A cybersecurity breach is costly for small businesses.
Cybercriminals employ social engineering tactics, such as phishing and pretexting, to acquire secure login information and extort funds. So, recovering from an attack is a major undertaking that requires coordinated action on several fronts.
Strengthening your cybersecurity system makes attacks less likely to succeed. Multi-factor authentication (MFA) can help thwart cyberattacks.
Let’s learn how you can use multi-factor authentication as a cybersecurity solution for your small business.
Multi-factor authentication is an authentication method requiring users to provide two or more verification factors to gain access to access a resource.
Implementing MFA significantly decreases the danger posed by phishing. Rather than relying on a single set of information to verify someone’s identity (e.g. their username and password), MFA requires at least two pieces of proof. A common example of MFA in practice is an email login that verifies a user’s identity with a code sent via text.
Employees who use simple, common passwords—either identical or only slightly different—on several platforms put their organization at risk. A phishing attack posing as their gym or grocery store rewards program could easily compromise the cybersecurity of their workplace. MFA creates another level of security.
Text messages aren’t the only type of MFA. Here are more types of multi-factor authentication:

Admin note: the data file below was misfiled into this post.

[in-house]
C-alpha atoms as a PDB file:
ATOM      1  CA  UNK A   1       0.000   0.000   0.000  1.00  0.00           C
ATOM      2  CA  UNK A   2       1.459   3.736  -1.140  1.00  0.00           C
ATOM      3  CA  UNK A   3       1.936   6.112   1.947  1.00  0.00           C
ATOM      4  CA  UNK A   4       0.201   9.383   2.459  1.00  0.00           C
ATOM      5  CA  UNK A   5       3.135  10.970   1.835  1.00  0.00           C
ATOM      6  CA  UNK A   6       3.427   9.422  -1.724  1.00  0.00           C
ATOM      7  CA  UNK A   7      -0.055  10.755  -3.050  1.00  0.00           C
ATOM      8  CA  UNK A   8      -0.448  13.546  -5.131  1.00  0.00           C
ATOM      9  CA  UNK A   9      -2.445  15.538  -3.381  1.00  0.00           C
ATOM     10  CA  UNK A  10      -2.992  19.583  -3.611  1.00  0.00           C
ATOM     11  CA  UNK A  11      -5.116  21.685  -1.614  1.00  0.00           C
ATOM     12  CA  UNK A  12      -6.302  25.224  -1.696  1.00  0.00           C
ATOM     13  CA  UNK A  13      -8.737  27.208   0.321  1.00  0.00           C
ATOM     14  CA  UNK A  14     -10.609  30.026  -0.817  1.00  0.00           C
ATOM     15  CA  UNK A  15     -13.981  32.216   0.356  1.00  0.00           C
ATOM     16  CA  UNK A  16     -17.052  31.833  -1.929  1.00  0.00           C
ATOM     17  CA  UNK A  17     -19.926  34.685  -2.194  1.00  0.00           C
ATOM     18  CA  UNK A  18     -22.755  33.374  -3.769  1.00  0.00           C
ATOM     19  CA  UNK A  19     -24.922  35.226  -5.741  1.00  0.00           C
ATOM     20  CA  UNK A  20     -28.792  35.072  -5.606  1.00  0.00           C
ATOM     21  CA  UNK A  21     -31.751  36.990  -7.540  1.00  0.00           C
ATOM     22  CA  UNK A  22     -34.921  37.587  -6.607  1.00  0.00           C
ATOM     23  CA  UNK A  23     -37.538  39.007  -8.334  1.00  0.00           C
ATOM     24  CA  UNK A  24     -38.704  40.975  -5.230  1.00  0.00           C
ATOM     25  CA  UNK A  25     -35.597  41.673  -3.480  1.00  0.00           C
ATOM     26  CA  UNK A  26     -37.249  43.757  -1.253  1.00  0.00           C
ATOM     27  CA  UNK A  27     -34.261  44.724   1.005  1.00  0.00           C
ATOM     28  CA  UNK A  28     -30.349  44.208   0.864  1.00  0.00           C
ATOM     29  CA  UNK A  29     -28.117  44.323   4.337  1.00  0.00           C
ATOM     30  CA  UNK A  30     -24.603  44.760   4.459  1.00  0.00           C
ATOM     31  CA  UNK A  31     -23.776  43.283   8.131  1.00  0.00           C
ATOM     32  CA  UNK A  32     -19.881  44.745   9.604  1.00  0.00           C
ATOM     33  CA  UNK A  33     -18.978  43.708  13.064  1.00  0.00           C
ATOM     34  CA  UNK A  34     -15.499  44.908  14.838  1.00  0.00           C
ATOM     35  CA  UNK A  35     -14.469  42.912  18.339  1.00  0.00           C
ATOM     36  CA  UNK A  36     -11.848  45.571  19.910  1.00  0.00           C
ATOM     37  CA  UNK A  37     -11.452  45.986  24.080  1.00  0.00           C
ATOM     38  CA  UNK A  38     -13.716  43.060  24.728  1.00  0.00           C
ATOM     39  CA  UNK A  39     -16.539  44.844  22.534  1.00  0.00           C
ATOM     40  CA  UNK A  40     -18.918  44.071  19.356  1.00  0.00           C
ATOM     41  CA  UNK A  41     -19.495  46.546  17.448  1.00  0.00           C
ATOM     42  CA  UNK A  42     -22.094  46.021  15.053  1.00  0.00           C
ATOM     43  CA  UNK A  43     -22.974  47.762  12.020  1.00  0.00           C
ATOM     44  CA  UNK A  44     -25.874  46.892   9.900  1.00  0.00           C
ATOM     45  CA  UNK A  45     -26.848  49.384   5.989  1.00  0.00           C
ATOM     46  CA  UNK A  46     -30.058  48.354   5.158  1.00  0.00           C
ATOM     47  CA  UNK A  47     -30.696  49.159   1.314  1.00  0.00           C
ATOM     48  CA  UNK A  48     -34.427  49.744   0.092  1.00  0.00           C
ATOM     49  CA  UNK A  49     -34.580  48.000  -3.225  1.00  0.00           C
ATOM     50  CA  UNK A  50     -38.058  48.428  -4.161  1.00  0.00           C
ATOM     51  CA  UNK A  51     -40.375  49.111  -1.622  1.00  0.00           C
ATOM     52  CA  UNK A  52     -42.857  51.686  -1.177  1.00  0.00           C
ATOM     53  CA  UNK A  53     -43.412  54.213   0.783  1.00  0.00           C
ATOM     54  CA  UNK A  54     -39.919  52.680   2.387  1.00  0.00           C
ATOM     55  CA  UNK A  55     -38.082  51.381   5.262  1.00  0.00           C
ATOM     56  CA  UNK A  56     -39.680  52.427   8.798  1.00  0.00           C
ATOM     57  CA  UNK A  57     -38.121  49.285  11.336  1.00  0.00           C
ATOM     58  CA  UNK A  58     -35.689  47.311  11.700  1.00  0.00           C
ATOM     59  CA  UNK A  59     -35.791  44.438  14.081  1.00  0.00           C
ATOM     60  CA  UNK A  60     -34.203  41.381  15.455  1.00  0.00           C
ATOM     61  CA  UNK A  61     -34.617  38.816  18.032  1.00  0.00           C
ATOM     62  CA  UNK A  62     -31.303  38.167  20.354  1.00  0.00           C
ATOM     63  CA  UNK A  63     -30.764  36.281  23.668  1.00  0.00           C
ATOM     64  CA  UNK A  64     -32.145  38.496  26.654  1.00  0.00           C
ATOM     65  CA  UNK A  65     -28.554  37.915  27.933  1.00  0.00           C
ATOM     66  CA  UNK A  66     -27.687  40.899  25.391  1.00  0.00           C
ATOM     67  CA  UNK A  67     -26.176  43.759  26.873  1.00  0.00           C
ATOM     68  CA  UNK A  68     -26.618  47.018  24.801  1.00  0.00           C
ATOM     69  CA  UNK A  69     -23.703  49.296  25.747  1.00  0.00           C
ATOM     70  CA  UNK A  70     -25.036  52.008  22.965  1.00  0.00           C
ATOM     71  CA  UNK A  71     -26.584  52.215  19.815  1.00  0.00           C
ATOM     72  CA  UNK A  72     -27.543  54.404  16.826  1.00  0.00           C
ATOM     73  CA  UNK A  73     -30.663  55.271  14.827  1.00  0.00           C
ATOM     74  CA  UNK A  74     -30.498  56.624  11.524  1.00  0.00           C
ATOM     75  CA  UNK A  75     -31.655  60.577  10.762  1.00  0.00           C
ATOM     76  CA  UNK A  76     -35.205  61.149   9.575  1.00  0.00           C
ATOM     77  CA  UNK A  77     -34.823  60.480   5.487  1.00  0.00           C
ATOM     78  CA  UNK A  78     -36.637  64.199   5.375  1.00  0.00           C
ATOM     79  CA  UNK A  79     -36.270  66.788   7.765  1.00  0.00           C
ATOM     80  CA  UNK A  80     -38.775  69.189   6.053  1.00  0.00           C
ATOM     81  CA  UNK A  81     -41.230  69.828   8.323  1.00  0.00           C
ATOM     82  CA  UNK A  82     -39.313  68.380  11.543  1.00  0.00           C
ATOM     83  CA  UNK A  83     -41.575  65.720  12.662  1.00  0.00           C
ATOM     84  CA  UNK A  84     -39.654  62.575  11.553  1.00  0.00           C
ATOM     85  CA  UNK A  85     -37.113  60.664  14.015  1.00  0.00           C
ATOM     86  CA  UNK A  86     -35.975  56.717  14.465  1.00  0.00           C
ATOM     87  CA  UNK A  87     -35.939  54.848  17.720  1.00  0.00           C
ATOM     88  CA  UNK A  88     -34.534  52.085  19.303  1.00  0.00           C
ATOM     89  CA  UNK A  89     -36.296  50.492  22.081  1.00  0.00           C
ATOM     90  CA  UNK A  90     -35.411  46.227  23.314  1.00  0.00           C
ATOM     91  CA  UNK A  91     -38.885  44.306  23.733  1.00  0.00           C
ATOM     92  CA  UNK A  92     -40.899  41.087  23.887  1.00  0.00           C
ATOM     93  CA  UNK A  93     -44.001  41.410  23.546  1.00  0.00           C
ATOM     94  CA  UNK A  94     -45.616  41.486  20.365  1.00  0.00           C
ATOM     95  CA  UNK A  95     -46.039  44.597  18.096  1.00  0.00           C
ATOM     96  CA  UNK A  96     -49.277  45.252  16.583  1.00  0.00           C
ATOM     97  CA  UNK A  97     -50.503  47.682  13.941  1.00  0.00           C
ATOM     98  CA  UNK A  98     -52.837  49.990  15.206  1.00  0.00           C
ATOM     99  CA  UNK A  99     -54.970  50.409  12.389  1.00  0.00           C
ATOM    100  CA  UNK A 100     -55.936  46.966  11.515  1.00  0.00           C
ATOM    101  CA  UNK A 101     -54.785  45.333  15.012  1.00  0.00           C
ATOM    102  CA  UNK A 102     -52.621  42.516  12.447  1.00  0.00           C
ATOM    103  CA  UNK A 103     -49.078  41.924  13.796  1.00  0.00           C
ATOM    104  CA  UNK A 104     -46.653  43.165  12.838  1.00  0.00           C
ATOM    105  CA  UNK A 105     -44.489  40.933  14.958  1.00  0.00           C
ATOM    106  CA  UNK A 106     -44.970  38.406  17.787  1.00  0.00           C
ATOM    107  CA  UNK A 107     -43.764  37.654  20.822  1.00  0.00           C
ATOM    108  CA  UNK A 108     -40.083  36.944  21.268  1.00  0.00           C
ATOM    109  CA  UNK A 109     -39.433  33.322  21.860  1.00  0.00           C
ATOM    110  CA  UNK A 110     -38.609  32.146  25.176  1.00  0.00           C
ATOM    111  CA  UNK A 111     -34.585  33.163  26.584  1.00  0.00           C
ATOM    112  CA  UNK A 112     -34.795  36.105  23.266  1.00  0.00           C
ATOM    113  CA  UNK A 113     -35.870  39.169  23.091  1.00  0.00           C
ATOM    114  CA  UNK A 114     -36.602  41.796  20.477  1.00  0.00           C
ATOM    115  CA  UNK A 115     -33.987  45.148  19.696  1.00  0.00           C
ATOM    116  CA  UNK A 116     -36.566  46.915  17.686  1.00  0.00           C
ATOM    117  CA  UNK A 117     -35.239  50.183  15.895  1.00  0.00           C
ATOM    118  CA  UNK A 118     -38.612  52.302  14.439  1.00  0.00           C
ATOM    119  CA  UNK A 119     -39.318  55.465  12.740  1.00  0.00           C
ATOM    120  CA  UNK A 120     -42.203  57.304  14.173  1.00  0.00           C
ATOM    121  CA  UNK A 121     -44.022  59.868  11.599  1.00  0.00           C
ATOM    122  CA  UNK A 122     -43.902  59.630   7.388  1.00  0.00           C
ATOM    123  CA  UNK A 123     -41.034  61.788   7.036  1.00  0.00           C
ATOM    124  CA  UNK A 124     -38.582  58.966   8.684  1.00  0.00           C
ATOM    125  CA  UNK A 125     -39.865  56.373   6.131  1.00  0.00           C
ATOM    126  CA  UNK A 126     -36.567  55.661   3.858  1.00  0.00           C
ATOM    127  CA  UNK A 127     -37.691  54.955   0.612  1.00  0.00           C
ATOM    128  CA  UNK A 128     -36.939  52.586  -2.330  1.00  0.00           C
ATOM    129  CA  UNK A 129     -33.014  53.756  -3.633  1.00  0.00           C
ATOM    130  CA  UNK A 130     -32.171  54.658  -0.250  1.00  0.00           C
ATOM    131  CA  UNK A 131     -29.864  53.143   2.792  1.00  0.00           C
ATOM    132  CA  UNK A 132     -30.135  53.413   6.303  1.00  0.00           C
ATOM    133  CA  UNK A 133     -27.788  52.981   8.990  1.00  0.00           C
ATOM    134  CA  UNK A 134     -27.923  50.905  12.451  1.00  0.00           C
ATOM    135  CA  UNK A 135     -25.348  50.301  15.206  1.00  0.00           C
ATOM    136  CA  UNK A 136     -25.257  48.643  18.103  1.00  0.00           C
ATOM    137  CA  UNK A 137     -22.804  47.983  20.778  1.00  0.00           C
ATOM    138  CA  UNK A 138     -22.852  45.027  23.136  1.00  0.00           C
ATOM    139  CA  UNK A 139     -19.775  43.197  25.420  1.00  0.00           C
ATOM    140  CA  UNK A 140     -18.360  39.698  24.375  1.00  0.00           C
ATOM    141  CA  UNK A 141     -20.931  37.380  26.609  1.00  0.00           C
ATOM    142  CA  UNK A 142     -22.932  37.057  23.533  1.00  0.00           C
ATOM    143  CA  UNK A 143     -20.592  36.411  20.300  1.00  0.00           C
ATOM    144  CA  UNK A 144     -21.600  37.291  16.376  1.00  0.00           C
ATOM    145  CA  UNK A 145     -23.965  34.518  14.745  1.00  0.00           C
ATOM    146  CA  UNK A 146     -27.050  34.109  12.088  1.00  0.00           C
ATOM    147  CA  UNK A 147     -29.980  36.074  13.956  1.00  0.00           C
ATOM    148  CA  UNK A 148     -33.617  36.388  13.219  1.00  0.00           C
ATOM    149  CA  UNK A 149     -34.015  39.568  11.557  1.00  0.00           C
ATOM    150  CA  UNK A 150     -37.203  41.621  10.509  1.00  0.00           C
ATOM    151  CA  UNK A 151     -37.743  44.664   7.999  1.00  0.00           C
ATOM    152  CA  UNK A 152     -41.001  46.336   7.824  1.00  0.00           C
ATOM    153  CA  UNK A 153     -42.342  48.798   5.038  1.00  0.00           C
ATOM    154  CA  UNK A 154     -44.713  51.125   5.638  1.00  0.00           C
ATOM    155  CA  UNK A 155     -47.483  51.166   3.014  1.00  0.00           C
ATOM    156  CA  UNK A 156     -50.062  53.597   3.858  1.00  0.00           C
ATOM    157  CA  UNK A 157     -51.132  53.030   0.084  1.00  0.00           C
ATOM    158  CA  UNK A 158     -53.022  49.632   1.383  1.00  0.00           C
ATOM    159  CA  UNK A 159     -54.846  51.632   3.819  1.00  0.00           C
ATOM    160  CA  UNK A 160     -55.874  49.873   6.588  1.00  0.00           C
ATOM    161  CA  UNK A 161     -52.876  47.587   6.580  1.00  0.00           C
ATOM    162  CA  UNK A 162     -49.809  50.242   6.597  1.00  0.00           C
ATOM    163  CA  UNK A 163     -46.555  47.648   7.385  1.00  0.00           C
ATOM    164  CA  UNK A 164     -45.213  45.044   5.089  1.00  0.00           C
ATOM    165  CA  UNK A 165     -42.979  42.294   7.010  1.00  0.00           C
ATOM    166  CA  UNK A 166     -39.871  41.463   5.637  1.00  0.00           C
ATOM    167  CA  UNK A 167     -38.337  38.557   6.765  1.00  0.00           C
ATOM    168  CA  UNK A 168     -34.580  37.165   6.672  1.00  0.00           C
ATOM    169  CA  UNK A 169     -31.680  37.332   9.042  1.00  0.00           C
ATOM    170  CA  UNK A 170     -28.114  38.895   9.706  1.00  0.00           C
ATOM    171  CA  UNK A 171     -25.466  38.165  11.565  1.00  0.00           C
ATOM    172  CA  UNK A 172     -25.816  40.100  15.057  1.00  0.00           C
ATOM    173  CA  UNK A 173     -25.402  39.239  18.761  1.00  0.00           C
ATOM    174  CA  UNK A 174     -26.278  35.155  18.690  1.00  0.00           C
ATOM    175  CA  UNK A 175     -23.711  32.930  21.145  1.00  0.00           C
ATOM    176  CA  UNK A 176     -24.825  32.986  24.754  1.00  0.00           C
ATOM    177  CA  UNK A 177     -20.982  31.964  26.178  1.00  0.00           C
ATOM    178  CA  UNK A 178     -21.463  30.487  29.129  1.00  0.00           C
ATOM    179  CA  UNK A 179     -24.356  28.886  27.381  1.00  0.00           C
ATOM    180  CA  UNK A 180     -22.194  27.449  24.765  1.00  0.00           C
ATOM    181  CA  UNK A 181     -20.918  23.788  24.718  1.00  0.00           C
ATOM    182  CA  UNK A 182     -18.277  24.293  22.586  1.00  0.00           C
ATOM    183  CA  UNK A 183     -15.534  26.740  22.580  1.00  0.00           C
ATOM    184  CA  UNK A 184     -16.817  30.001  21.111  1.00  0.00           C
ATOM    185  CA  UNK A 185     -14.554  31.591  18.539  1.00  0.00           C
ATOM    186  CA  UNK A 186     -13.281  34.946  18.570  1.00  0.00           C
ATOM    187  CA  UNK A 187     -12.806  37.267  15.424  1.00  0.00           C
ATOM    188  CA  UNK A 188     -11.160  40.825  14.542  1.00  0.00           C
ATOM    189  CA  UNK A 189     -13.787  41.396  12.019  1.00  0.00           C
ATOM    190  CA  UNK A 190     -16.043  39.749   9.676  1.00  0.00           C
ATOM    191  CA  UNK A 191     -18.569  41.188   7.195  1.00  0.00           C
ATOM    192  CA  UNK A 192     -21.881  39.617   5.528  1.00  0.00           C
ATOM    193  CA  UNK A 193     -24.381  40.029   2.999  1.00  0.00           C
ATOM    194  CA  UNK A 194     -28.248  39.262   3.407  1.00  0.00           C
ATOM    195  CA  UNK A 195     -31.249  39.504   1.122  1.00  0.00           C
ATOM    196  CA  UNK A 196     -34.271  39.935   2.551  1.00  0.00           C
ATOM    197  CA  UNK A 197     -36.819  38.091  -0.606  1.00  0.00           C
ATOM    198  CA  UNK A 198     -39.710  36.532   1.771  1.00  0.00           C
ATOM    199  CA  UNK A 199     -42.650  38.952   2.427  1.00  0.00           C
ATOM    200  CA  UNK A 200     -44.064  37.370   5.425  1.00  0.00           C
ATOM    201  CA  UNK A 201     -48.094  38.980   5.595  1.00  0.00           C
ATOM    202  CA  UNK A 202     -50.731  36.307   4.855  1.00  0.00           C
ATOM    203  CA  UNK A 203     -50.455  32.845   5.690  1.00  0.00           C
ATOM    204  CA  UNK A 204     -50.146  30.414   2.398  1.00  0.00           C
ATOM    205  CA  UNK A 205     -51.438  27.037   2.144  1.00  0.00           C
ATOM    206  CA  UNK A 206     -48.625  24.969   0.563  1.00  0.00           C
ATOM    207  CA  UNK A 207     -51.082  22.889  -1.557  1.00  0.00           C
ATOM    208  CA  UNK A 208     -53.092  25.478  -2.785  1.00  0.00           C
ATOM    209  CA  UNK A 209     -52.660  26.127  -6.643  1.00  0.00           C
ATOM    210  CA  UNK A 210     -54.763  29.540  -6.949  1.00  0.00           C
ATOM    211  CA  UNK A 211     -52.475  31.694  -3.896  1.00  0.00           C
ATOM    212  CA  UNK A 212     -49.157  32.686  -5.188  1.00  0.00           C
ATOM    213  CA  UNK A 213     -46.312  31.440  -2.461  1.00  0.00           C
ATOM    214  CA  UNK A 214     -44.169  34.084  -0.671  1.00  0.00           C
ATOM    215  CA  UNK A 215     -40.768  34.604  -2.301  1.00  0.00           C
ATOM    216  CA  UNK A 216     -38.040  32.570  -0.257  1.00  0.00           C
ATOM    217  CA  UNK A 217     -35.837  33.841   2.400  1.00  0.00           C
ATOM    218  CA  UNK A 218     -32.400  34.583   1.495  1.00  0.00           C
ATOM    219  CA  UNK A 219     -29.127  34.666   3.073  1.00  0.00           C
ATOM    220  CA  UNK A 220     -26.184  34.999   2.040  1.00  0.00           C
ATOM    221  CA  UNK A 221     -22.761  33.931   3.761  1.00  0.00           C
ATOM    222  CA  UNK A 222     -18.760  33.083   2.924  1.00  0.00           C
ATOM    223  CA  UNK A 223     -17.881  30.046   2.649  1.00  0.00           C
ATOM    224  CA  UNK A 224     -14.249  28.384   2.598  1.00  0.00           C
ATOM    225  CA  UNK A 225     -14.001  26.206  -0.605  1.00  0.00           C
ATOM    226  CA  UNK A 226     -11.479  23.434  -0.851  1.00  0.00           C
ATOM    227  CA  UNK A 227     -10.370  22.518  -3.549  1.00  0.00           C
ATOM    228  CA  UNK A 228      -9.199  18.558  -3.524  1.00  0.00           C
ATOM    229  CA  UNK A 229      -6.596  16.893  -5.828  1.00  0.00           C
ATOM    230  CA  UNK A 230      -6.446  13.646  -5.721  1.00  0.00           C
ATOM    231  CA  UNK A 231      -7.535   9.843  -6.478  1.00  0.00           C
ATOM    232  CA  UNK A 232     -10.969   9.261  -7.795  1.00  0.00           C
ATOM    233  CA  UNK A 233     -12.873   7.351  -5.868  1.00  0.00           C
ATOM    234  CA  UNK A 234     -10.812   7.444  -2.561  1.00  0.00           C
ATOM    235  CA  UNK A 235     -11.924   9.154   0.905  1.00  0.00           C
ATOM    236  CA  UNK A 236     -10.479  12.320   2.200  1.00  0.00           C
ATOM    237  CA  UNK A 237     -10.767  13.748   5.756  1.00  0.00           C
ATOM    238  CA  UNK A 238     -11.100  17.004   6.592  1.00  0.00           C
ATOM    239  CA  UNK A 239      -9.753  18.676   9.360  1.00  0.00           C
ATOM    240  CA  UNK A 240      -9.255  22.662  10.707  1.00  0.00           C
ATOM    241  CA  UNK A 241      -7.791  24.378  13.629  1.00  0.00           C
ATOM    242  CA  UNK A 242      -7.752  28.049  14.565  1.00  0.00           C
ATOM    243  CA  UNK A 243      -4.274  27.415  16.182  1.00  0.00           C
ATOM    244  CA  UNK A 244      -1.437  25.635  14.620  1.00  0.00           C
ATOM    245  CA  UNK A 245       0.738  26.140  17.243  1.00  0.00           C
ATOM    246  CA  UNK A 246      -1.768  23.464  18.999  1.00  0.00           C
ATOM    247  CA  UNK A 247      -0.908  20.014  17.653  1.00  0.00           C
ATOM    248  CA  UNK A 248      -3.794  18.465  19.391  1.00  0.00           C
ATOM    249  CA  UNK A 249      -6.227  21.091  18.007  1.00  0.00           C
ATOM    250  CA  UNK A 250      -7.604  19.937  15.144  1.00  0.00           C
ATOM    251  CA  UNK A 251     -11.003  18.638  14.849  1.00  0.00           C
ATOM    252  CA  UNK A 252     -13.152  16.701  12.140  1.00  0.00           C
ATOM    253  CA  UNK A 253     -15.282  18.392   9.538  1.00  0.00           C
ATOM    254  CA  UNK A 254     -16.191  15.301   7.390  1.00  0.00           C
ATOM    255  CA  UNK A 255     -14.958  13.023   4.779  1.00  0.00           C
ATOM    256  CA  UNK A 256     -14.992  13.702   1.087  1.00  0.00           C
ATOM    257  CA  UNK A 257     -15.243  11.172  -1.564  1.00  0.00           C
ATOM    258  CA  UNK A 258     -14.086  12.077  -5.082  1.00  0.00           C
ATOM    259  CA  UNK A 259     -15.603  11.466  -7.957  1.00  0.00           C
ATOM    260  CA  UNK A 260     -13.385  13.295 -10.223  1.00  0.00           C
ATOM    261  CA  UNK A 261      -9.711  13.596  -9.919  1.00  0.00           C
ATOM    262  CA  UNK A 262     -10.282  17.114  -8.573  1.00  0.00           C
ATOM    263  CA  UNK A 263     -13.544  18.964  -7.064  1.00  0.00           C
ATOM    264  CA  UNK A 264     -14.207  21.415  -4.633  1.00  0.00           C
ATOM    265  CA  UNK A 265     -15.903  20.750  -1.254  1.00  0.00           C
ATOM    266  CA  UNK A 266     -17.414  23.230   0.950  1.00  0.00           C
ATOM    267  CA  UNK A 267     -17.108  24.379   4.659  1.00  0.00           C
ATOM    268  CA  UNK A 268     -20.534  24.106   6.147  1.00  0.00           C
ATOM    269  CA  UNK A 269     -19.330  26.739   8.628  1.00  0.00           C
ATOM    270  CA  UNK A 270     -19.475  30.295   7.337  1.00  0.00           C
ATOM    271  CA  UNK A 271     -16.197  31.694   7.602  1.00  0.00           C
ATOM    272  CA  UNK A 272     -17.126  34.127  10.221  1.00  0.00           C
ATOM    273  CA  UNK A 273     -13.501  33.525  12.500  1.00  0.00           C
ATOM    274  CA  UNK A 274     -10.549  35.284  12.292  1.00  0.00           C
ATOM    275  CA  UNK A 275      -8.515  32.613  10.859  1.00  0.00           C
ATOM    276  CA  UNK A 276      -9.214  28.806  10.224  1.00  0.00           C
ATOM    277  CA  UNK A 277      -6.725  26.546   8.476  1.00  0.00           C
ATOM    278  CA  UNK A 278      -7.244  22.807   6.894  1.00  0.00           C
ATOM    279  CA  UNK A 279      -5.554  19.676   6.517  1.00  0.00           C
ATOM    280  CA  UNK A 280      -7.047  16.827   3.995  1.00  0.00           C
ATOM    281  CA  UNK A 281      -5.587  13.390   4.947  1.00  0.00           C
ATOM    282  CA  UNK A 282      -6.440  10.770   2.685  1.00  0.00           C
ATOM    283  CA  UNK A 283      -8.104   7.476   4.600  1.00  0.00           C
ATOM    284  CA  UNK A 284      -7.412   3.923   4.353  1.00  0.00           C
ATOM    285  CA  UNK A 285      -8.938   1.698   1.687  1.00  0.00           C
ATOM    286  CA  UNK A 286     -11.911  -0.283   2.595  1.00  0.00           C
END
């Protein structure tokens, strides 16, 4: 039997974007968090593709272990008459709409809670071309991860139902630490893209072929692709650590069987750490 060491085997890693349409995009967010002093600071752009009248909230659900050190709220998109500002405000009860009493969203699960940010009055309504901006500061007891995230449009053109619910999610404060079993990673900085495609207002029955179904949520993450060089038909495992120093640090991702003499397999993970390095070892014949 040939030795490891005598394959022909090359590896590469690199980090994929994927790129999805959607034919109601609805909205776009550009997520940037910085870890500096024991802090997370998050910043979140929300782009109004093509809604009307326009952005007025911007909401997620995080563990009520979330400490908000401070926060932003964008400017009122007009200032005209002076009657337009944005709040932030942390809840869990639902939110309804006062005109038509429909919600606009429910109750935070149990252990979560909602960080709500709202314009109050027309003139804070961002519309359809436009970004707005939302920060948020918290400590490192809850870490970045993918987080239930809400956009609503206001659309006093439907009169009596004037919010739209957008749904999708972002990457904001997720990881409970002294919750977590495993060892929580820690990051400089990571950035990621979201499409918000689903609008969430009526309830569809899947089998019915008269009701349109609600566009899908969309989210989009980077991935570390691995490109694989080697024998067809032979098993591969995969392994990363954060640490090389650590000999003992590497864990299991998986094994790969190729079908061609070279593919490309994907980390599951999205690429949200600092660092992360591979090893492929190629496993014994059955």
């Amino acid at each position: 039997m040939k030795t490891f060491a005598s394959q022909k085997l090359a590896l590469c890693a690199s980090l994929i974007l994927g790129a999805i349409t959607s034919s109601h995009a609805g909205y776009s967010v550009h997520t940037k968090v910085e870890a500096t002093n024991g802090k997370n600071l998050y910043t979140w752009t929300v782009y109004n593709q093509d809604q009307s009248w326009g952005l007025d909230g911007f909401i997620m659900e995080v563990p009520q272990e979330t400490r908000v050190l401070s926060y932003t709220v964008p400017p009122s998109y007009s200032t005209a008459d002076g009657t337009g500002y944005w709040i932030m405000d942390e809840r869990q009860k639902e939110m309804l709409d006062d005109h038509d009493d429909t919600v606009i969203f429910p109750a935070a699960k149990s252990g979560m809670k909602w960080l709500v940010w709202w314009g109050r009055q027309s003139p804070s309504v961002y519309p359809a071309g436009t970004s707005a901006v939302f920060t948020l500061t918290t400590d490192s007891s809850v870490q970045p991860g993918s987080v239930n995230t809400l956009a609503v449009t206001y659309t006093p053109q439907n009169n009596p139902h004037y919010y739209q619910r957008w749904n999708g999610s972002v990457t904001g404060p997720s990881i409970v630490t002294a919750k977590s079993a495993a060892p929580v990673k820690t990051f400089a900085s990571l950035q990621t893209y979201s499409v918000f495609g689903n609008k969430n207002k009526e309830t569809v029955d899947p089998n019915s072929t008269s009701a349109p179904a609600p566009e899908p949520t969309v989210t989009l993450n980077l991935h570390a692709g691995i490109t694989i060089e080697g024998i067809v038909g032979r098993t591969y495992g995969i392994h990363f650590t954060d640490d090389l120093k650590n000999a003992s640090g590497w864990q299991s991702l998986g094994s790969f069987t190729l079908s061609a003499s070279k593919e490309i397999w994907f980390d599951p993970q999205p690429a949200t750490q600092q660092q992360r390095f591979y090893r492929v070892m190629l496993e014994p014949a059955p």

For most companies, a simple text code app-based verification is probably the most practical option. It’s low-cost, simple, and easy to implement.
Analyzing the risk is the first step in implementing MFA. What aspects of your business are exposed, and what employees are particularly at risk? It may be the case that only some areas of your small business need added security.
Choose an MFA method and provider best suited to your business’ needs and budget. Then, make a plan. Inform employees of the new changes and educate them about how to use MFA.
Multi-factor authentication is an important cybersecurity solution for small businesses. It shores up weak passwords and protects employees who are vulnerable to phishing attacks.
But it does not provide complete protection from cyberattacks. No matter how strong your cybersecurity system may be, there is always a risk. To protect against that risk, small businesses can acquire cyber liability insurance.